Saxophonist/composer Ornette Coleman passed away yesterday at age 85. He was never exactly a household name, but he was one of the most vital musical innovators (of any musical category) of the past sixty years.
His musical approach was so unheard-of at the time (1950s/60s), most people just said he couldn't play, or thought he was playing off key, etc. His improvisational approach was much more intuitive than that of almost any other jazz player of the era. Or as Ornette Coleman himself put it:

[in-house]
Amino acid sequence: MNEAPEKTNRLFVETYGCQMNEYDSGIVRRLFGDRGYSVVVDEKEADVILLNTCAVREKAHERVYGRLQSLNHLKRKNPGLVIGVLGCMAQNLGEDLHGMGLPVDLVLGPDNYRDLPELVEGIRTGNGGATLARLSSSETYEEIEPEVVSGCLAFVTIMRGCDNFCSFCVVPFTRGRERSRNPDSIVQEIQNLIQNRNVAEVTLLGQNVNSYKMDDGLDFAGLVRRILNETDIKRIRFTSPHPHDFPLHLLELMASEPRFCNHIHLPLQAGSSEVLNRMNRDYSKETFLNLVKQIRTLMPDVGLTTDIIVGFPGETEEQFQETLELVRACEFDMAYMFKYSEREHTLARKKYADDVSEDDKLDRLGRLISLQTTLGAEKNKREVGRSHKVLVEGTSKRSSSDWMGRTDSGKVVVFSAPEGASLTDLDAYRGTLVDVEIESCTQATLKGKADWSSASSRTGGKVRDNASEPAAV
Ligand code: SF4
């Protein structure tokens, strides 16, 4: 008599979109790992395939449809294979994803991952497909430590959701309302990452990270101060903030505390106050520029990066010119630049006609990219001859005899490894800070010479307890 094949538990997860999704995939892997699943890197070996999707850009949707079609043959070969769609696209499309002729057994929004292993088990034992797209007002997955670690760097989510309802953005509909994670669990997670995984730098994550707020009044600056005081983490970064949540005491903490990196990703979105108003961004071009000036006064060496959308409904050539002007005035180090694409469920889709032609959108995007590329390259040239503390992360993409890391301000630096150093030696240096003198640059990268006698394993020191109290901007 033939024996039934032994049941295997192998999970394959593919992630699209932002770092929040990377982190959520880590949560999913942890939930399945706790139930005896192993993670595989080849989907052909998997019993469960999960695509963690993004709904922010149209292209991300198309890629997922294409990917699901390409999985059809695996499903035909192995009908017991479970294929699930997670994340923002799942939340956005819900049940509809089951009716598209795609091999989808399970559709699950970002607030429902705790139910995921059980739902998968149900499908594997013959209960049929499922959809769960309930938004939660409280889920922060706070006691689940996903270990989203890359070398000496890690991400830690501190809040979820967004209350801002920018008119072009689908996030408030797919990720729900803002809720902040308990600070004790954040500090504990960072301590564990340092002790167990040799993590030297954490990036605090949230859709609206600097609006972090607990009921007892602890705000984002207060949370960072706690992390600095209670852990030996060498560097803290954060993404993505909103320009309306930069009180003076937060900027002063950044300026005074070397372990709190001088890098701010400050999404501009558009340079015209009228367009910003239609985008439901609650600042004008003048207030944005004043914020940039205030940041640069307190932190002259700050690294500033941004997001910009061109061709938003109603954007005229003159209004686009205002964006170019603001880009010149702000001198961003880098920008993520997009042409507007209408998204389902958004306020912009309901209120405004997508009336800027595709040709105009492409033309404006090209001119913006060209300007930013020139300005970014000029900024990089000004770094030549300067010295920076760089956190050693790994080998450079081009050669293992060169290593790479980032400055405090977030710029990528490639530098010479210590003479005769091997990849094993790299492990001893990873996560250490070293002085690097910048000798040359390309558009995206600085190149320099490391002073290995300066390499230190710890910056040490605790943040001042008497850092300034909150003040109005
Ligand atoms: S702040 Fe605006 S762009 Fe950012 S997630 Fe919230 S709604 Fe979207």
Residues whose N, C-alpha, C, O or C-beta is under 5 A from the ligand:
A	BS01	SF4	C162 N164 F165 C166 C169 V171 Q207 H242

“No one has to learn to spell to talk, right?...Music is the same way. If you can play it and bypass all the rest of the things, you're still doing as great as someone that has spent 40 years trying to find out how to do that.”
During the 1950s, when Bebop was still considered “cutting edge,” Ornette Coleman described it as:
“They were playing changes. They weren't playing movements. I was trying to play ideas, changes, movements and non-transposed notes.”
Labels: Ornette Coleman